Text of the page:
ForeWord Reviews

great books independent voices

Evil Eyes

A Daughter's Memoir

Clarion Review (3 Stars)

“I have flashbacks of excessively painful memories that never leave me,” Cherylann Thomas writes. Thomas’ malignant, narcissistic mother destroyed her self-esteem, and Thomas’ severe fear of her mother continued in adulthood.

When Thomas’ mother and psychopathic father divorced, her mother got custody of Cherylann. The mother’s abuse, which was usually verbal, caused Thomas to believe that she was a terrible, worthless person. Her mother said that Thomas had the same evil eyes as her father. Thomas’ stepfather sexually abused her. After becoming an adult, Thomas’ repeated efforts to gain her mother’s love interfered with her ability to develop self-esteem and to cope with life.

Thomas received diagnoses from several psychiatrists. Only one diagnosis made sense: post-traumatic stress disorder. Medication failed to help. After multiple suicide attempts and unable to work, Thomas benefited from a residential program and from the Elizabeth Fry Society’s Historical Sexual Assault program.

Thomas’ criminology education prepared her to write about psychopaths, sexual predators, and malignant narcissists. Her certification as a Myers-Briggs testing administrator and her training as a lay counselor also indicates she thoroughly understands personality disorders.

Thomas prepares readers in the prologue by describing psychopaths and malignant narcissists: psychopaths purposely hurt people, while malignant narcissists disregard everyone’s feelings but their own. The author provides an index, along with thirty pages of photos (mostly captioned), to help readers keep track of and visualize the people she describes.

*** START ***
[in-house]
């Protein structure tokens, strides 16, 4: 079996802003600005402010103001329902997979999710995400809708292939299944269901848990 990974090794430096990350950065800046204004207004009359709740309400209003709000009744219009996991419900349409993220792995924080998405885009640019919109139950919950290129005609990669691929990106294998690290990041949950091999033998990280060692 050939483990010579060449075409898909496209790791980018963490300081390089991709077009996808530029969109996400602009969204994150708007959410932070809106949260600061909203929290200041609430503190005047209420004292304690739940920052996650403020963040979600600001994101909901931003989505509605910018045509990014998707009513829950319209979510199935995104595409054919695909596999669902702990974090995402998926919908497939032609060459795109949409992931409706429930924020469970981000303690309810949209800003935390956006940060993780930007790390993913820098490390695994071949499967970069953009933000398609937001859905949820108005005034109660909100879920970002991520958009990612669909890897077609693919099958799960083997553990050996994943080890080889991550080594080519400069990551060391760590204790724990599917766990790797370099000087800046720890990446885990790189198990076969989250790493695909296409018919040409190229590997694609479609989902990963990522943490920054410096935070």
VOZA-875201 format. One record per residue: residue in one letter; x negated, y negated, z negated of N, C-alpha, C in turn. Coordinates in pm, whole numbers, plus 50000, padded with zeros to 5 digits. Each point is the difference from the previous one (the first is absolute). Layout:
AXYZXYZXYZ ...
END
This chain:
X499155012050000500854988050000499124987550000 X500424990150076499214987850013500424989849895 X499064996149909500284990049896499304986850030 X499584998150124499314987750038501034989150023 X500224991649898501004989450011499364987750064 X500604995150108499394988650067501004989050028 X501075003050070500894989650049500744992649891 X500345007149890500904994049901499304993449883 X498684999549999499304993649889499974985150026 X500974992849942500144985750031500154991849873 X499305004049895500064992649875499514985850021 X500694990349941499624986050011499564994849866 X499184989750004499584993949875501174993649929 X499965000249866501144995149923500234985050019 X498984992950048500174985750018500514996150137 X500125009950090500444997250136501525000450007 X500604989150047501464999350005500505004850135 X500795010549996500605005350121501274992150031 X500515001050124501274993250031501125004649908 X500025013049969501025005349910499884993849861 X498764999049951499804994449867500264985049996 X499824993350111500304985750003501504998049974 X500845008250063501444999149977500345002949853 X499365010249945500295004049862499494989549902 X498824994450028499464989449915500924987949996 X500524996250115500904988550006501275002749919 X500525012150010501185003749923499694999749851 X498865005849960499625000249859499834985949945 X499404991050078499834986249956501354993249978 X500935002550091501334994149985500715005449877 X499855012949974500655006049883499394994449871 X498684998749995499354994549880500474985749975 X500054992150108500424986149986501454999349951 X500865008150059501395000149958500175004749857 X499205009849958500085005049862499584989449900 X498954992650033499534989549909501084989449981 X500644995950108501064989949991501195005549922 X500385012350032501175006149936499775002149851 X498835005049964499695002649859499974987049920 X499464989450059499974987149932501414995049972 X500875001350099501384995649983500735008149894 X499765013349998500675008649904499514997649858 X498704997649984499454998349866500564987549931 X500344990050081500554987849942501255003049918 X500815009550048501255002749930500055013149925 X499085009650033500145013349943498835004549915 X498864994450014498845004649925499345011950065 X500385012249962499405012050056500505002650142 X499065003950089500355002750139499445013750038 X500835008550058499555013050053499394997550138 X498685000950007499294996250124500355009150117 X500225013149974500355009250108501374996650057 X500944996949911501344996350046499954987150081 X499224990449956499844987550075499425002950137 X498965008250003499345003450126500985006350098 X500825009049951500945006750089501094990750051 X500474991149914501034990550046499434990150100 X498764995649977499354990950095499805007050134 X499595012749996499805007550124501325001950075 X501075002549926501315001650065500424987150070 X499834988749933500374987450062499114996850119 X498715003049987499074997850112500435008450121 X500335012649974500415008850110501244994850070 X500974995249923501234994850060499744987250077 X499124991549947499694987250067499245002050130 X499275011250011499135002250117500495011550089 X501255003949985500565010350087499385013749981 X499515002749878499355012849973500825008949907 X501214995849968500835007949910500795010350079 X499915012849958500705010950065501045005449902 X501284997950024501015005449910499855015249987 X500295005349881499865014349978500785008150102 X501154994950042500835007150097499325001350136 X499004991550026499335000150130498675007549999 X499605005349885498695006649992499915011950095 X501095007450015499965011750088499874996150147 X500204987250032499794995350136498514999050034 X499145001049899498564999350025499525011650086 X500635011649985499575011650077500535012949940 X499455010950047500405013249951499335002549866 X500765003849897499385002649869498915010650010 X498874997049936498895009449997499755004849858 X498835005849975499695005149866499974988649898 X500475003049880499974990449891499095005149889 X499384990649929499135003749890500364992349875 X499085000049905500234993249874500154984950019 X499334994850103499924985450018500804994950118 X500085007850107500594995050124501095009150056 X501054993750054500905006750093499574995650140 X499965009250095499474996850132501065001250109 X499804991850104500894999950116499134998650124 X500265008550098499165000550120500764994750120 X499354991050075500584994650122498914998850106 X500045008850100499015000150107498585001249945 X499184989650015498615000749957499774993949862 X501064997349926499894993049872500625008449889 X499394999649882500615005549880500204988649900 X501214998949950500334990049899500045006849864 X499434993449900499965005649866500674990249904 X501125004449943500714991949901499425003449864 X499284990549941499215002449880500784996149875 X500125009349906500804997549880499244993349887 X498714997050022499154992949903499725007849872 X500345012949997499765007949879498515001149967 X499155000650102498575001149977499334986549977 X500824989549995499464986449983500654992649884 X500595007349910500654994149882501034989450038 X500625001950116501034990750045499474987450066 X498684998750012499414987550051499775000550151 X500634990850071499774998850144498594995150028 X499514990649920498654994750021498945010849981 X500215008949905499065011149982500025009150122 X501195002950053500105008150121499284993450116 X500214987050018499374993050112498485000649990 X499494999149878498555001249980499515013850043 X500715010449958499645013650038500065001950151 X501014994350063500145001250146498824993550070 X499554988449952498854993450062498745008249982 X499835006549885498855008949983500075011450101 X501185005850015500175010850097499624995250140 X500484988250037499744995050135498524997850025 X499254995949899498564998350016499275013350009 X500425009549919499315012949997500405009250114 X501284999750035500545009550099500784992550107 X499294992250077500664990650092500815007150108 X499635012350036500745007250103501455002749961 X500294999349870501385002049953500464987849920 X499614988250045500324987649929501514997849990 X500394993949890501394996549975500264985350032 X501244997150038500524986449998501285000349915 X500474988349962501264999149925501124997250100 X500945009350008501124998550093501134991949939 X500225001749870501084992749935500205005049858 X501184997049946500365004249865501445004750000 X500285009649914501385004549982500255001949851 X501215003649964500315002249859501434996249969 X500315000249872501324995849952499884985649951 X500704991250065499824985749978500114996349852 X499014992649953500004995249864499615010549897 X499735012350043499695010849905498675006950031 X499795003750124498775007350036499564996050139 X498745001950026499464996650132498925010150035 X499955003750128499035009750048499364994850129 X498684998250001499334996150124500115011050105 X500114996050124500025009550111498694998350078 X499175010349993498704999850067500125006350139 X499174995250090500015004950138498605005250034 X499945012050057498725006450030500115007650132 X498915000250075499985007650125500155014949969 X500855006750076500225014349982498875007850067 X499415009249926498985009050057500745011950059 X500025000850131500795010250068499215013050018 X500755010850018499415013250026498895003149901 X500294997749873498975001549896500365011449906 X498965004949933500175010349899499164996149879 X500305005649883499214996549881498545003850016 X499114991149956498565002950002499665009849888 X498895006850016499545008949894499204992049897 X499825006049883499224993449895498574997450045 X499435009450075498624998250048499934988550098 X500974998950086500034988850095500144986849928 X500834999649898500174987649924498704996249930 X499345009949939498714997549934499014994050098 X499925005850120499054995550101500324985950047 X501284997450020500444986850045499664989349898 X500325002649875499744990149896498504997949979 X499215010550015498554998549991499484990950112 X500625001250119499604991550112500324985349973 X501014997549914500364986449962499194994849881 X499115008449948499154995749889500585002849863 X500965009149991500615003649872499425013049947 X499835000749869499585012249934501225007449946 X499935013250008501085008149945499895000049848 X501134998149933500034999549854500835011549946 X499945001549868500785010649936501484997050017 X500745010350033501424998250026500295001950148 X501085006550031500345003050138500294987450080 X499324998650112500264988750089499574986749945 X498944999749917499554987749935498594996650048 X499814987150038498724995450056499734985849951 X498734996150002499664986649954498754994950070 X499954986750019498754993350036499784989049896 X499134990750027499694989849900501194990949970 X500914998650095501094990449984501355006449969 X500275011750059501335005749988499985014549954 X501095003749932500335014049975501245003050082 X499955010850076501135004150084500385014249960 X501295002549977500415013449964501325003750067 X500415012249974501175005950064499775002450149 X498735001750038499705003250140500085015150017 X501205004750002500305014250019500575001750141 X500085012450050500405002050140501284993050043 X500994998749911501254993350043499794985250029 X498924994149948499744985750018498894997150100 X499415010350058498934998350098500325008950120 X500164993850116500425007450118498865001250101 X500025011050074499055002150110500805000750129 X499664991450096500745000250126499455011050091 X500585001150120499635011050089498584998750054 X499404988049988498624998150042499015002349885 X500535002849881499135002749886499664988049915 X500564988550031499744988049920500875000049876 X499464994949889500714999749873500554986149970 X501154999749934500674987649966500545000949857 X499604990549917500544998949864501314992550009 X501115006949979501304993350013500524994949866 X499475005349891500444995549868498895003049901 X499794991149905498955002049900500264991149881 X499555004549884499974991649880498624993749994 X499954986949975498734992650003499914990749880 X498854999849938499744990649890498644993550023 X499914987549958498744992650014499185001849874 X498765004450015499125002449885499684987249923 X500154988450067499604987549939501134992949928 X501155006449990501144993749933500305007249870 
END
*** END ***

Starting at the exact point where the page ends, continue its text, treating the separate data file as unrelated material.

Readers will notice many errors, such as grammatical mistakes, missing words, and typos. Some sentences are confusing, and many phrases are cliché. Several quotes from the Internet lack a URL, or are missing a website name.

Regardless of errors in the text, Thomas has an important message to deliver: healing from the abuse inflicted by malignant narcissists, sexual predators, and psychopaths is possible—but only by discontinuing contact with them. She reports the setbacks she experienced while her parents were alive, and how she was able to manage her life better after they both died.

Reading about Thomas’ life will help anyone better evaluate themselves and the destructive relationships they are in. Thomas shows that regaining destroyed self-esteem is a long, difficult struggle.

Norma D. Kellam